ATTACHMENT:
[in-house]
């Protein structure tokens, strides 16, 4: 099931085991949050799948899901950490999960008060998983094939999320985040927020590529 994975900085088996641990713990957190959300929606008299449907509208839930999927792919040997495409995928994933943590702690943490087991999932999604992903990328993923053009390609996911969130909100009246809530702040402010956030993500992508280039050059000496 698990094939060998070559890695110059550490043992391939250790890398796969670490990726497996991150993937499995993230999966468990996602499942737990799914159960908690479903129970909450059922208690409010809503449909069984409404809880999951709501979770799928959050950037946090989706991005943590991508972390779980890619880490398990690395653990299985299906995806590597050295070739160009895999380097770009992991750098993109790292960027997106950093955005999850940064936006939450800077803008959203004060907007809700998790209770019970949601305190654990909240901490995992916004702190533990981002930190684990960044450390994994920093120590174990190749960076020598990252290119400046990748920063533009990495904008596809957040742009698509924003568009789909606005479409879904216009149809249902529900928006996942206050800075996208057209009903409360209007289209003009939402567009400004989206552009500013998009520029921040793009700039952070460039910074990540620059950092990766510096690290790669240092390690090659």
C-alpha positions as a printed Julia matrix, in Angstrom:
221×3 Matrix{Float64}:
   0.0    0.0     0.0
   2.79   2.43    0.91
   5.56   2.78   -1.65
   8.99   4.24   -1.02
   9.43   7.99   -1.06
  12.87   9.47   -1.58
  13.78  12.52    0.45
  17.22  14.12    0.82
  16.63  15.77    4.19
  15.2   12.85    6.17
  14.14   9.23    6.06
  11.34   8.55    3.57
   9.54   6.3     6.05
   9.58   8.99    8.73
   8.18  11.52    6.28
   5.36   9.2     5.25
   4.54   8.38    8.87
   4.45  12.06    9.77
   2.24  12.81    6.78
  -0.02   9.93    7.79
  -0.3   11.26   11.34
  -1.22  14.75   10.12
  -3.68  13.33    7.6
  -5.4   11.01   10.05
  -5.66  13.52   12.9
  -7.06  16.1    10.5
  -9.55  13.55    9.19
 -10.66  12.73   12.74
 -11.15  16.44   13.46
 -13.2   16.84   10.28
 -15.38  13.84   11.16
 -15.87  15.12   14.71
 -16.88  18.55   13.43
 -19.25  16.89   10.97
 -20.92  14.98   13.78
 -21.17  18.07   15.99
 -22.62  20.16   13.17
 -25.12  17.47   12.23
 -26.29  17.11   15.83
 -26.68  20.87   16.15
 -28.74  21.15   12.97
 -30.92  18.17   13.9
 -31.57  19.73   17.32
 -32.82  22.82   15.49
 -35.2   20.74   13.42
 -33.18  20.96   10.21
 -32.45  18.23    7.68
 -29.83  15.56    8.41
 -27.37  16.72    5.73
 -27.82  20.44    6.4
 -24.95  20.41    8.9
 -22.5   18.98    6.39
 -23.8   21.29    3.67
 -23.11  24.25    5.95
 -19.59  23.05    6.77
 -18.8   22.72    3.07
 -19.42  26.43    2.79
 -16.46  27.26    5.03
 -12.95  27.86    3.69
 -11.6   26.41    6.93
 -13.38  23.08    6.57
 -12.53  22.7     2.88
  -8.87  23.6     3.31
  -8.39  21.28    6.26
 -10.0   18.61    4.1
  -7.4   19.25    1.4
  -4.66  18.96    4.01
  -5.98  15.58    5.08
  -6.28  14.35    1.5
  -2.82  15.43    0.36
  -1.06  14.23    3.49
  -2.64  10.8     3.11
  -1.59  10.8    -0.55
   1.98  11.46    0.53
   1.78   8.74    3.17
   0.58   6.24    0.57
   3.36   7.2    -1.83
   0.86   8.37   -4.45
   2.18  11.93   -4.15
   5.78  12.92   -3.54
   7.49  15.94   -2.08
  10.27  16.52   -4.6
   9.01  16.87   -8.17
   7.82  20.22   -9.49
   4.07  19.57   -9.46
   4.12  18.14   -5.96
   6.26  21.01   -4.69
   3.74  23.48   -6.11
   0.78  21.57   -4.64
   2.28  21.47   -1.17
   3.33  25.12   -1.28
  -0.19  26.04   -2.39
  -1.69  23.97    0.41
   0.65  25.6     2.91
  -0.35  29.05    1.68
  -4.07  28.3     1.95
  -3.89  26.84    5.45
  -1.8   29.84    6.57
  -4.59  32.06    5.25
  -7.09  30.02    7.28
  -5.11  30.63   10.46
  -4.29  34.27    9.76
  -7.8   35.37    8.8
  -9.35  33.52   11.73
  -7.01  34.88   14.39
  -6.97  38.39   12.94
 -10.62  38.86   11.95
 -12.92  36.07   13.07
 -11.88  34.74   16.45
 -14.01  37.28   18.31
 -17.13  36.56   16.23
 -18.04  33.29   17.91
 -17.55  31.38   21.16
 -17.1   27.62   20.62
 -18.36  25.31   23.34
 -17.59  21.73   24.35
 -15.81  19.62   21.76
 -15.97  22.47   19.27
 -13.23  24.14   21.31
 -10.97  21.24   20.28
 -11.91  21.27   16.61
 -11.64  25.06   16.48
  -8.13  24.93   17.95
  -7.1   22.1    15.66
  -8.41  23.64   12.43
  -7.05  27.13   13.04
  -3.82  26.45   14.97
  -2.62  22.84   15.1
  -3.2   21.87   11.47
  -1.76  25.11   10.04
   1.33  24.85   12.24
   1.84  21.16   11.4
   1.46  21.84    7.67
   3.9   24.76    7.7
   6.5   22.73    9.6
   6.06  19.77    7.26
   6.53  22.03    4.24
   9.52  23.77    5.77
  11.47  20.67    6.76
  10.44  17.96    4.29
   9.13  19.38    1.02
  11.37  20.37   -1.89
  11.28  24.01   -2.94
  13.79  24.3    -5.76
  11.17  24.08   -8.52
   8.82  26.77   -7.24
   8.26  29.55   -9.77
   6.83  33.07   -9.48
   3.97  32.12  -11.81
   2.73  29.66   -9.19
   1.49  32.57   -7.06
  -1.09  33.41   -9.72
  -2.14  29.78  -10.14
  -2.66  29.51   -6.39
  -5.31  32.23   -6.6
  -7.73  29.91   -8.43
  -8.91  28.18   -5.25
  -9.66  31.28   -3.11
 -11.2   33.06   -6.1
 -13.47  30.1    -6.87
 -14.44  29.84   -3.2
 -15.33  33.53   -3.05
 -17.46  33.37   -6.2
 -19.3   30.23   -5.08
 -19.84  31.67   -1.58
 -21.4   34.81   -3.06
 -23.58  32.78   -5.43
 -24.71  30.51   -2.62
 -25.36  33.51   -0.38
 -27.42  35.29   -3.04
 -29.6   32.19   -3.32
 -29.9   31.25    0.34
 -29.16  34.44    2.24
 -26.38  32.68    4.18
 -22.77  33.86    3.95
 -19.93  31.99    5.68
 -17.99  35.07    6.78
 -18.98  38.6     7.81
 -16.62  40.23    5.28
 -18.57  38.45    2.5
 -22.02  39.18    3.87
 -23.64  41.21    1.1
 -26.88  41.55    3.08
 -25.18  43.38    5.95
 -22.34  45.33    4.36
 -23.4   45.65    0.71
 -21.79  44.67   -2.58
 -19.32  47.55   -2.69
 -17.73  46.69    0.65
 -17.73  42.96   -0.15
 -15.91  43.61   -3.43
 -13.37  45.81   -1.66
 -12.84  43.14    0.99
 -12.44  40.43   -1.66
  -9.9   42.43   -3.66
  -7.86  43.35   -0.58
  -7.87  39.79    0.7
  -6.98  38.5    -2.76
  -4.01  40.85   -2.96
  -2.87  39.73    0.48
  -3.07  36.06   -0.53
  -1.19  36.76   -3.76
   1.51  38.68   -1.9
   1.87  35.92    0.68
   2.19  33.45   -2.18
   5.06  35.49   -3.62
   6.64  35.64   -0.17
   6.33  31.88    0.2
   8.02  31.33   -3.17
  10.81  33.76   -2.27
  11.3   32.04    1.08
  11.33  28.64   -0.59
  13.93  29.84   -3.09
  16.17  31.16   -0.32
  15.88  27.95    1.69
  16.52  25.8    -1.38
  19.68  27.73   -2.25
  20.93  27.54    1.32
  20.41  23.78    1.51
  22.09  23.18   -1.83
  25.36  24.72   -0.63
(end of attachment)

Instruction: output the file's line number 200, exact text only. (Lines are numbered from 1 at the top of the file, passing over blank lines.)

  -7.86  43.35   -0.58